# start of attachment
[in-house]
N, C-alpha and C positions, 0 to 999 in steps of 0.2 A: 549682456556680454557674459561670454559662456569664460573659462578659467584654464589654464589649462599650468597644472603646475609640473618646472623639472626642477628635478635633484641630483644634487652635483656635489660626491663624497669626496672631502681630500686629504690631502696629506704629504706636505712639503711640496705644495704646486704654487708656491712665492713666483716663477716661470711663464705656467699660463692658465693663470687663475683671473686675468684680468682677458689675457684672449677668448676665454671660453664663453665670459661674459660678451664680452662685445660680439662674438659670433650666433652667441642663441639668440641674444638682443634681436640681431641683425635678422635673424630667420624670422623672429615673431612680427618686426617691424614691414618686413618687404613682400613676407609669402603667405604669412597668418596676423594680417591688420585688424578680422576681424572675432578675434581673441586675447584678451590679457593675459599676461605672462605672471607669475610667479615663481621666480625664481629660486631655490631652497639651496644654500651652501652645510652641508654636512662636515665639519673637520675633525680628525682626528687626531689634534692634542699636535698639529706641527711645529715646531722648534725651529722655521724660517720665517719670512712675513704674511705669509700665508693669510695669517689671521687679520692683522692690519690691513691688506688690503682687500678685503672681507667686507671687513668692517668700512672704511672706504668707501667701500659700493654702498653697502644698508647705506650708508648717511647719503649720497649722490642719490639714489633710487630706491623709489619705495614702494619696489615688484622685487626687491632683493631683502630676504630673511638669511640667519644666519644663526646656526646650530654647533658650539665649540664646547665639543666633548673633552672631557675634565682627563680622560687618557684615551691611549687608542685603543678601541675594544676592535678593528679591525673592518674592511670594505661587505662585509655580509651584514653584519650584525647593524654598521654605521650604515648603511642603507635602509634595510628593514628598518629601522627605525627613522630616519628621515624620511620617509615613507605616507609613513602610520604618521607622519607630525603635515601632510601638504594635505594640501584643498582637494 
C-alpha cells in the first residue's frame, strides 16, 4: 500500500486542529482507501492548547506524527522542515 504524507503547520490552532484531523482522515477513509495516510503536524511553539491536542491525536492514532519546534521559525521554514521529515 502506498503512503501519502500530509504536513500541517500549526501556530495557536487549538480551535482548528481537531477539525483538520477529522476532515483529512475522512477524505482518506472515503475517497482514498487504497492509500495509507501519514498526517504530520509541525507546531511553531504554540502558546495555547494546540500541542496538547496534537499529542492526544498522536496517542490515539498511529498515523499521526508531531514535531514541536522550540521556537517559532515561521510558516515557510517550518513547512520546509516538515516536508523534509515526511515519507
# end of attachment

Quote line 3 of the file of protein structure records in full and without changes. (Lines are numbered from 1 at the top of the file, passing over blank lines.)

C-alpha cells in the first residue's frame, strides 16, 4: 500500500486542529482507501492548547506524527522542515 504524507503547520490552532484531523482522515477513509495516510503536524511553539491536542491525536492514532519546534521559525521554514521529515 502506498503512503501519502500530509504536513500541517500549526501556530495557536487549538480551535482548528481537531477539525483538520477529522476532515483529512475522512477524505482518506472515503475517497482514498487504497492509500495509507501519514498526517504530520509541525507546531511553531504554540502558546495555547494546540500541542496538547496534537499529542492526544498522536496517542490515539498511529498515523499521526508531531514535531514541536522550540521556537517559532515561521510558516515557510517550518513547512520546509516538515516536508523534509515526511515519507